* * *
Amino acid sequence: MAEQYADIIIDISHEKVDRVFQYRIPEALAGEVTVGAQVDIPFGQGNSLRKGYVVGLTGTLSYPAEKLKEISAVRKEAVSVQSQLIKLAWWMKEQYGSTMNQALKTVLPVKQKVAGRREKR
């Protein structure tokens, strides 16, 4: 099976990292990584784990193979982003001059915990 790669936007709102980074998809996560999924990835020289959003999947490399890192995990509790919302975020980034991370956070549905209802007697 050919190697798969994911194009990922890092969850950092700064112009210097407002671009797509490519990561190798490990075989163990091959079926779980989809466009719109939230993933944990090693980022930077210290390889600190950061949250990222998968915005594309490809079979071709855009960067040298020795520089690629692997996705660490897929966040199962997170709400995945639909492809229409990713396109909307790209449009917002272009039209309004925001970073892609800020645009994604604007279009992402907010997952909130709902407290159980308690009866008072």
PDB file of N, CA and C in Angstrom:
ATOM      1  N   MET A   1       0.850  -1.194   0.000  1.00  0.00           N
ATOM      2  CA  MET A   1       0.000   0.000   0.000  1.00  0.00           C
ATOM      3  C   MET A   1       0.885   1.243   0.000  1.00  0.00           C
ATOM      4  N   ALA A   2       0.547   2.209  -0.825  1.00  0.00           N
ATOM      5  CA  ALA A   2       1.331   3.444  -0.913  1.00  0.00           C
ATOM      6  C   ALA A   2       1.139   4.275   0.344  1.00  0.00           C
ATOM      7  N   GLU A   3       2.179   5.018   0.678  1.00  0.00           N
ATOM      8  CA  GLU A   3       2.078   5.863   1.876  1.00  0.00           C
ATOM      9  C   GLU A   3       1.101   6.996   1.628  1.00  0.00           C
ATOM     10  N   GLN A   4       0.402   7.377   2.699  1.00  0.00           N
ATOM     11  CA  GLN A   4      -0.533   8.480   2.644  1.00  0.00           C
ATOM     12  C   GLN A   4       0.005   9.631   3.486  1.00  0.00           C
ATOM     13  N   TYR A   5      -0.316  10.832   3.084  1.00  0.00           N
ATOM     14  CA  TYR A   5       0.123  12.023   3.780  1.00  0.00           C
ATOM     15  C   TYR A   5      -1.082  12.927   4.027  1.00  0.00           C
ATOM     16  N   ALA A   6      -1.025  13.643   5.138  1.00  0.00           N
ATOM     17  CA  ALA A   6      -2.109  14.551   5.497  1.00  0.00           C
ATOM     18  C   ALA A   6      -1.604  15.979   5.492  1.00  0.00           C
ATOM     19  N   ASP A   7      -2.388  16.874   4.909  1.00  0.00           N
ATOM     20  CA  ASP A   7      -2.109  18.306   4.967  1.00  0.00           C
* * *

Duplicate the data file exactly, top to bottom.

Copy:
Amino acid sequence: MAEQYADIIIDISHEKVDRVFQYRIPEALAGEVTVGAQVDIPFGQGNSLRKGYVVGLTGTLSYPAEKLKEISAVRKEAVSVQSQLIKLAWWMKEQYGSTMNQALKTVLPVKQKVAGRREKR
């Protein structure tokens, strides 16, 4: 099976990292990584784990193979982003001059915990 790669936007709102980074998809996560999924990835020289959003999947490399890192995990509790919302975020980034991370956070549905209802007697 050919190697798969994911194009990922890092969850950092700064112009210097407002671009797509490519990561190798490990075989163990091959079926779980989809466009719109939230993933944990090693980022930077210290390889600190950061949250990222998968915005594309490809079979071709855009960067040298020795520089690629692997996705660490897929966040199962997170709400995945639909492809229409990713396109909307790209449009917002272009039209309004925001970073892609800020645009994604604007279009992402907010997952909130709902407290159980308690009866008072």
PDB file of N, CA and C in Angstrom:
ATOM      1  N   MET A   1       0.850  -1.194   0.000  1.00  0.00           N
ATOM      2  CA  MET A   1       0.000   0.000   0.000  1.00  0.00           C
ATOM      3  C   MET A   1       0.885   1.243   0.000  1.00  0.00           C
ATOM      4  N   ALA A   2       0.547   2.209  -0.825  1.00  0.00           N
ATOM      5  CA  ALA A   2       1.331   3.444  -0.913  1.00  0.00           C
ATOM      6  C   ALA A   2       1.139   4.275   0.344  1.00  0.00           C
ATOM      7  N   GLU A   3       2.179   5.018   0.678  1.00  0.00           N
ATOM      8  CA  GLU A   3       2.078   5.863   1.876  1.00  0.00           C
ATOM      9  C   GLU A   3       1.101   6.996   1.628  1.00  0.00           C
ATOM     10  N   GLN A   4       0.402   7.377   2.699  1.00  0.00           N
ATOM     11  CA  GLN A   4      -0.533   8.480   2.644  1.00  0.00           C
ATOM     12  C   GLN A   4       0.005   9.631   3.486  1.00  0.00           C
ATOM     13  N   TYR A   5      -0.316  10.832   3.084  1.00  0.00           N
ATOM     14  CA  TYR A   5       0.123  12.023   3.780  1.00  0.00           C
ATOM     15  C   TYR A   5      -1.082  12.927   4.027  1.00  0.00           C
ATOM     16  N   ALA A   6      -1.025  13.643   5.138  1.00  0.00           N
ATOM     17  CA  ALA A   6      -2.109  14.551   5.497  1.00  0.00           C
ATOM     18  C   ALA A   6      -1.604  15.979   5.492  1.00  0.00           C
ATOM     19  N   ASP A   7      -2.388  16.874   4.909  1.00  0.00           N
ATOM     20  CA  ASP A   7      -2.109  18.306   4.967  1.00  0.00           C